Holidays with the Hall’s…

           There’s a new fad that is running rampant amongst the younger generation called Knockout, ever heard of it? It’s when a group of teens unsuspectedly run up to you and punch you so hard that you pass out or i.e. get knocked out. Fads are recyclable whims that take their place in society but had the younger generation experienced Real Life Events such as my siblings and me, they would tend to show a more respect to others. Unbeknownst to my siblings and me, my momz introduced this so-called game to us when we were lil rough elbow azz kids. You know, the elbows where your momma tells you before you go into church to “Lick yo thumb and moisten dat crusty azz skin before you cut somebody.” Disciplining us was non-stop, especially during the holidays… Have you ever been smacked so hard after you opened a gift you didn’t won’t on Christmas morning? I’m talking about a smack that made yo momma’s wig turn sideways. Don’t get it twisted, the smack was very painful but it was the adlib she would say after the smack made your ear sting for 17 extra minutes. You didn’t mean any harm because all you said was “a scaaarf?” Keep in mind, she done worked her fangerz to the bone for that scarf and you hit her with a question instead of a pleasant comment. Oh yea, a smack to the back of da head was of the utmost importance. Hit you so hard you get up and go answer the front door… “Did yawl hear somebody knock on the door?” “Nah, that was me smacking yo ungrateful azz upside the dayum head, looking like yo ashy azz daddy. You know what, take yo black azz back to yo room and let’s try this again.” Now you in your room sitting on the bed with that hiccup cry talking to the birthday boy “She she she neen have to smack me like that Jesus, lie lie lie like I wanted a wool scarf and shyt.” While wiping tears from your face she hollers out “Get back in here and open up the rest of these gifts boy!” Even though you done got smacked for talking about the present you received, you had to be on high alert because you didn’t know if she had one more to grow on waiting for you round the corner. So you walk back in the front room (living room) with that I don’t know if this dog gone chase me stance… You know the stance where you walking and you see the mean neighborhood dog named King that done broke loose from his chain… Grasping your hands together; whispering silently to yourself, shyt, King loose today, so you walk past ever so gently before he senses fear. Talking bout, “Mrs. Lucille an’nem need to chain dey dog up.” That’s how we felt when our momma done went upside our head while saying “Now act a fool again, got me looking like Harriet Tubman with this lopsided azz wig on my head.

           The good Lord blessed our family with an amazing Grandmother named Cecil Ivalina Hall who was the matriarch of our family. She was a religious, soft-spoken grandmother who lived her life to the fullest, treated everyone she met with her southern way of respect; you know, smile and greet with a hello. She also ruled with an iron fist so I can see where my mother and her siblings received their determined way of parenting. When moms would say, “Yawl get dressed, we are going to Momma Cecil’s in a few.” Oooh it was on then!!! You see, this was our family reunion, this was the day were all of our cousins would be up under one roof. Yea we were there every weekend but it was something special about Christmas. You had to make sure your Pro Champs were laced to perfection and your outfit was clean. You couldn’t let Raymond out dress you on that day. (Light skinned cousin who got both his momma and daddy in the same house, mawphucka). Like most families, we had our share of light-skinned cousins but there was an unwritten rule within the Hall family. If you were light skinned but lived in the projects, you were treated as if you were dark skinned. That meant; you had to sit at the side table with the rest of your black azz cousins. Try to grab a plate and jump in line first if you were dark skinned if you want too, “Uhm what you think you doing; get to da back of the line boy! Yawl know the rules round here; Jason and Jeff are first, then Raymond, Tyson, then the rest of yawl light skinned project kids. Now the rest of yawl dark skinned kids can just fall in line but put Donnie azz at da back. While in line, we slick sizing up the pretty boys in the front i.e. Jason and Jeff because they are the light skinned cousins from out of town. You know the cousins who only visit during the holidays and never got cussed out by our aunts like we did. Here we are, “Dang look yawl, they rocking da hi top Pony’s, got da fresh outfits from Merry Go Round, both they flat tops look like Big Daddy Kane and they smell like they den where uncle Tony keep all his VHS tapes at cuuh. Man they doing it!!! Aye cuuh, where you get dem hi top Pony’s from? How much they cost? Can you touch da rim in those? You know, typical questions we ask our cousins who have both mother and father within the household.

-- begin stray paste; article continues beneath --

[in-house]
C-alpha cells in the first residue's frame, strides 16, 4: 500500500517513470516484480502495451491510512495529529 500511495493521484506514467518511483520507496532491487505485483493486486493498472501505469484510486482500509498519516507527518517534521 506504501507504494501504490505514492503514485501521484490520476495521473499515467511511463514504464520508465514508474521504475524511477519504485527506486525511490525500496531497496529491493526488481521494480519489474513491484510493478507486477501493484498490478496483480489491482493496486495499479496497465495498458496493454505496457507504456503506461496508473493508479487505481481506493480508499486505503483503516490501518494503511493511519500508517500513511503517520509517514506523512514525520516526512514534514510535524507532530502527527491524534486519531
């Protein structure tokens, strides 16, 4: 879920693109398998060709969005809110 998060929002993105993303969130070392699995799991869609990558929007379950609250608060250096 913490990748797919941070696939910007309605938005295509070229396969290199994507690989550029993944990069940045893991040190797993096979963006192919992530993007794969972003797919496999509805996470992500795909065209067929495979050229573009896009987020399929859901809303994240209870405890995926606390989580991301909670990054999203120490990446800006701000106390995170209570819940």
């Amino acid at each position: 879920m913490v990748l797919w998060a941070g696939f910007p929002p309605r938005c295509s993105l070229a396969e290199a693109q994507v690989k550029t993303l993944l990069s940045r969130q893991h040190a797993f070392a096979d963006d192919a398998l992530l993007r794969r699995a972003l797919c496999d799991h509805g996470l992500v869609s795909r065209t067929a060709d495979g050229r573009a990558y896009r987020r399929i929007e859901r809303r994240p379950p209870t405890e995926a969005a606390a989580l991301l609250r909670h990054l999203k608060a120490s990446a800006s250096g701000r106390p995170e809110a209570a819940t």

Despite the lack of wealth we had within the Hall family, we were rich in many other ways… Our grandmother would always preach family values to us in hopes that we would carry on in life. In which we have for the most part. The good Lord called her home on September 27, 1993 and I can honestly say that a day does not go by that I sit back and thank her for the wisdom, spiritual wealth and lastly, the wonderful times we shared on Old Valley Drive. You see, those days are a distant memory, because now we are the parents and we are the ones who carry the torch she lit on December 15, 1915. Speaking on behalf of your grandkids and even the light skinned ones, Momma Cecil, we love and miss you!!! Happy Holidays to everyone, if you are blessed to have your grandparents in your life today, call’em up or visit them and thank them for lighting your torch.

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Momma’s Rules…